"I want to run the Iditarod." Crazy Louie Azy told me. "My dogs, they are strong, I am trapping, hauling wood with these since they are small. Myself; I have run the dog since I am a child, always in the woods. I want to try the Race, but I cannot; I have no Internet!"
What does having no Internet have to do with running a dog race? Qualifying races are the key.
The Iditarod requires a rookie to have 750 miles of previous race experience before signing up for the Iditarod. The Yukon Quest requires 500 miles. Where are these required races? Most of the easily accessible qualifiers are along the Southcentral highway system. The Knik 200, Copper Basin 300, Tustumena 200 and Northern Lights 300 are all readily accessible to anyone who has a truck. These races aren't cheap to run, but they are a necessary expense for anyone attempting a 1,000-mile race.
It appears that in today's electronic world one must also have instant access to the Internet -- and some luck.
Entries in the Tustumena 200 opened at 8 a.m. on Oct. 15. At 8:20 a.m., the field of 50 was full and there were teams on a waiting list. The Copper Basin 300 reached its limit of 45 teams in just eight minutes. Other races along the road system filled nearly as quickly. The only race along the road with a few slots still open is the Gin Gin 200, which only accepts mail-in entries.
The options in the Bush are few, and far more expensive. The Kuskokwim 300 is in Bethel, and the cost of taking a 14-dog team there can be prohibitive. A round-trip flight to Bethel from Anchorage, not counting the associated cost of getting to Anchorage in the first place, is around $5,000. The Kobuk 440 in Kotzebue has similar travel expenses.
There are qualifying races in the Lower 48, but running the Beargrease in Minnesota or the UP 200 in Michigan will never make anyone as competent to run the Iditarod as Crazy Louie already is. Crazy Louie is nearly 60 and has been trapping and living in the woods his entire adult life. Yet he may never get the opportunity to race in the Iditarod.
Where are the teams that have filled this winter's qualifying races coming from? I recognize only a handful of the names. I thought people were getting out of dogs because of the expense, but it appears only the teams from the Bush are finding the cost of dogs too high.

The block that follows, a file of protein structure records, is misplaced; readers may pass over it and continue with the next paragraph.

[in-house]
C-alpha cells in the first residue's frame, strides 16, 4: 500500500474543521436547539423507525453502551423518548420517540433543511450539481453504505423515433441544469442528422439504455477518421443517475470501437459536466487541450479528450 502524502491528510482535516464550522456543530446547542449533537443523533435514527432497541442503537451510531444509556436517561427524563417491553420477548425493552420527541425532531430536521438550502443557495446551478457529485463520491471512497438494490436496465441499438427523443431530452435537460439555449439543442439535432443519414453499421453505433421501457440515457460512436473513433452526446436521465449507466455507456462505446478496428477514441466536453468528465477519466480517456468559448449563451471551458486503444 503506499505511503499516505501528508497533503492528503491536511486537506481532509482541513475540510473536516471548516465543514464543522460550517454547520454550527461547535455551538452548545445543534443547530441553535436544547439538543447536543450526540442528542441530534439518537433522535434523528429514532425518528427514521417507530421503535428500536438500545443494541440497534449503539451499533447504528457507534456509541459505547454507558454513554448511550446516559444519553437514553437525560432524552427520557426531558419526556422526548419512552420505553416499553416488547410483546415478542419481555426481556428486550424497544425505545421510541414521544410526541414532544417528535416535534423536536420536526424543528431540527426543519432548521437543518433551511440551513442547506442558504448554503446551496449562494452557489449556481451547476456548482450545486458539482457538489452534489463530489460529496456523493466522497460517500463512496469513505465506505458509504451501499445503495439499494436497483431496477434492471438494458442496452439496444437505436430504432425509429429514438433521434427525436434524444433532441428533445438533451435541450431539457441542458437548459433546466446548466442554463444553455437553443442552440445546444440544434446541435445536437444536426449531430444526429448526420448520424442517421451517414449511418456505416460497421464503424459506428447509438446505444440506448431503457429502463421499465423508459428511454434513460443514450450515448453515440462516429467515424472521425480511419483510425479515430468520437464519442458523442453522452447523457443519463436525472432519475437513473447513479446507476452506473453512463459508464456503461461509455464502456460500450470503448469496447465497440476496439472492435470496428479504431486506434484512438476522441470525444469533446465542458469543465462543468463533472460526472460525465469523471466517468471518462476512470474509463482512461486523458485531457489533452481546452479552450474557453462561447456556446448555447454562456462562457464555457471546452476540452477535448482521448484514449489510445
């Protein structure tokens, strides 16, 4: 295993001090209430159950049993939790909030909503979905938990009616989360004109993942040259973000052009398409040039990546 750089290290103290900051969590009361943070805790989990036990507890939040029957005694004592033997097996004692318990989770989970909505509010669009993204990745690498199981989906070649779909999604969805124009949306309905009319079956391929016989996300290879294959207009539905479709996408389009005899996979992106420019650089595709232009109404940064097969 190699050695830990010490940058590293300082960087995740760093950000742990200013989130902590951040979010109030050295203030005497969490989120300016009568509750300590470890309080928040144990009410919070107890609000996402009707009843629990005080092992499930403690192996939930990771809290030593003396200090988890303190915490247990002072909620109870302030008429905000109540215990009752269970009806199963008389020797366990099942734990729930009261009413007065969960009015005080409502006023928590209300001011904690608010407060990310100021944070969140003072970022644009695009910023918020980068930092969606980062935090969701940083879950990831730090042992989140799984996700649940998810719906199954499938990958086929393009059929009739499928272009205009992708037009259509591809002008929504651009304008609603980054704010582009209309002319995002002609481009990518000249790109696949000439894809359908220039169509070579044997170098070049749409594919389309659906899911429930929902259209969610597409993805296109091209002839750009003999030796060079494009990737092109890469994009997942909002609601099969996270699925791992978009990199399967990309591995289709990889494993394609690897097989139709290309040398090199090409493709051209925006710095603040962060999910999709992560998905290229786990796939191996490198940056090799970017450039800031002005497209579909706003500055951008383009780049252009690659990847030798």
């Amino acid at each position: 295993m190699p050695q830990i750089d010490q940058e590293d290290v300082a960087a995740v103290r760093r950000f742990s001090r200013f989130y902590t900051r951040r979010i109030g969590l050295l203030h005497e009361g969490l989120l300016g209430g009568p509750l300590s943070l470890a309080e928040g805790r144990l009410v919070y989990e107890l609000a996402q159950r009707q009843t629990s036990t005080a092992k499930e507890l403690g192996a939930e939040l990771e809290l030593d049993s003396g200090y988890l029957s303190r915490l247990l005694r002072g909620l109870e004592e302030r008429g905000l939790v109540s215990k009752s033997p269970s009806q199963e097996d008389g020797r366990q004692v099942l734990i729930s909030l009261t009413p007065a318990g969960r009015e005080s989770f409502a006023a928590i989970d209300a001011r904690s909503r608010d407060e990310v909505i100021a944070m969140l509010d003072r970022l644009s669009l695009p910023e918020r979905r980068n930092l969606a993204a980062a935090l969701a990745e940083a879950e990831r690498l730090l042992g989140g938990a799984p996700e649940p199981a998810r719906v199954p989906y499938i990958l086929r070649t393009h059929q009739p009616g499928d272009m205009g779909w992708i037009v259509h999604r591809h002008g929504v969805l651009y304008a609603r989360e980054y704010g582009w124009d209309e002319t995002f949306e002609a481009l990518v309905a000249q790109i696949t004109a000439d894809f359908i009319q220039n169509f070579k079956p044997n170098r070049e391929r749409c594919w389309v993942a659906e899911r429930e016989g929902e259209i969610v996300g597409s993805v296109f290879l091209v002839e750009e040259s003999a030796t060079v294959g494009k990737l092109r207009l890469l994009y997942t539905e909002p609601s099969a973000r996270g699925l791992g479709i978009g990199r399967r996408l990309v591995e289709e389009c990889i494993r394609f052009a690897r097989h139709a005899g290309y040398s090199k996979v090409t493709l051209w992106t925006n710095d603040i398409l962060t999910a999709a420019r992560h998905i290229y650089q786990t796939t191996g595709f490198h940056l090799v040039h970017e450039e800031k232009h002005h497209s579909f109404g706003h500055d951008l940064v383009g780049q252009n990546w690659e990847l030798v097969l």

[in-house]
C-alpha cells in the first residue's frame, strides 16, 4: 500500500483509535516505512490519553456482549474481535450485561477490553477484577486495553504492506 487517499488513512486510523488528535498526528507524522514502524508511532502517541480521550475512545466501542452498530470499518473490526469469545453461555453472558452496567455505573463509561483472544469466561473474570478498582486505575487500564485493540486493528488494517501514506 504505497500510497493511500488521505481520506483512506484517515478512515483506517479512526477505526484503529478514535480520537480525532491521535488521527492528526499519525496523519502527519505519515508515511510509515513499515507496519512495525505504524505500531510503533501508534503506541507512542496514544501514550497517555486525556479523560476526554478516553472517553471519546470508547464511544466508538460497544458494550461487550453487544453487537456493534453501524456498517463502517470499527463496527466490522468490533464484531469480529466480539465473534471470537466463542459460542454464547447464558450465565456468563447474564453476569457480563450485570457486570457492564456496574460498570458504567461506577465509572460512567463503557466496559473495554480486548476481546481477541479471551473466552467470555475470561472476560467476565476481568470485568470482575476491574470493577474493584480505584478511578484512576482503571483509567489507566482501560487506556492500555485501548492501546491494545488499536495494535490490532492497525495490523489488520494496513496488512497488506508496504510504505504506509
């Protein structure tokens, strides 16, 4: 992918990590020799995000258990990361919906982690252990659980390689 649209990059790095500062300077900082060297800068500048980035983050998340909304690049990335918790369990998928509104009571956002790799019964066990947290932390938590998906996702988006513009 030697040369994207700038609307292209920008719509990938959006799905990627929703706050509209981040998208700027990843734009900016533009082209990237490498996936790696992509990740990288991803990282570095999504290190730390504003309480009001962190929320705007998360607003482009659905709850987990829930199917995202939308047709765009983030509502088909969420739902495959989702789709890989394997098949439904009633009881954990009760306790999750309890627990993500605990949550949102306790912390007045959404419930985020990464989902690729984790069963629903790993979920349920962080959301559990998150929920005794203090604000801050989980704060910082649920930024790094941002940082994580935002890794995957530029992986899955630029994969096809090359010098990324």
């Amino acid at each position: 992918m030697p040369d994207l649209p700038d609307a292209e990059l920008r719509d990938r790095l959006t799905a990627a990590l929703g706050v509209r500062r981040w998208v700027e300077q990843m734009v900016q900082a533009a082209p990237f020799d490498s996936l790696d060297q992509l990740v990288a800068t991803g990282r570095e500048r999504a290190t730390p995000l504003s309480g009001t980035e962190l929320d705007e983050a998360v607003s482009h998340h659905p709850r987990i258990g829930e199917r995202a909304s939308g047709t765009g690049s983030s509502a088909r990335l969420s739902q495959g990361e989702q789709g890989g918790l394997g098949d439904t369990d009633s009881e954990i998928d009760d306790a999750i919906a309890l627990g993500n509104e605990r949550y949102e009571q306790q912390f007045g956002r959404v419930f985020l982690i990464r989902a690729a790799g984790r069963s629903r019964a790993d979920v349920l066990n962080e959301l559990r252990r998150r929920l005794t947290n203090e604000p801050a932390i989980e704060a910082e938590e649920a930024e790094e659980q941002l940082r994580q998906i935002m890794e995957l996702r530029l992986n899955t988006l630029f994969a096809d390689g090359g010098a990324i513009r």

How can this new electronic wave that is making such an impact on our state sport be counteracted? The simple answer is the creation of more mid-distance races. That is a hard sell. Organizing a dog race takes time and races cost money. They need veterinarians, timekeepers and checkpoint personnel. They must have good stopover points. Above all, a race must have a decent trail. It is a plus in today's dog mushing world if a race has a decent purse. The Gin Gin 200 in Paxson and the Chatanika 200 near Fairbanks rely on entry fees for funding. Many of the Southcentral races have committees that raise a purse from nearby communities.
All of the activities required to hold a successful dog event take time. The folks most qualified to put together a race are the mushers themselves. For a competitive dog-driver, time becomes the deal-breaker. There is little other than "thanks" for a race organizer. (That, and "whew, I'm glad that's over!")
I believe middle-distance races should begin leaving a few slots open to allow for entries other than those made on the Internet. Should we, in this most basic of sports, be required to have PayPal, Facebook and instant online computer skills?
If that is to be the case, then we may never know if Louie, or any other team from the Bush, has a dog team capable of being competitive in the Iditarod. Crazy Louie with his fur gauntlets and his wild hair will just be a ghost in the fog as he blows by your team on the trail down the Yukon.
John Schandelmeier is a lifelong Alaskan who lives with his family near Paxson. He is a Bristol Bay commercial fisherman and two-time winner of the Yukon Quest International Sled Dog Race.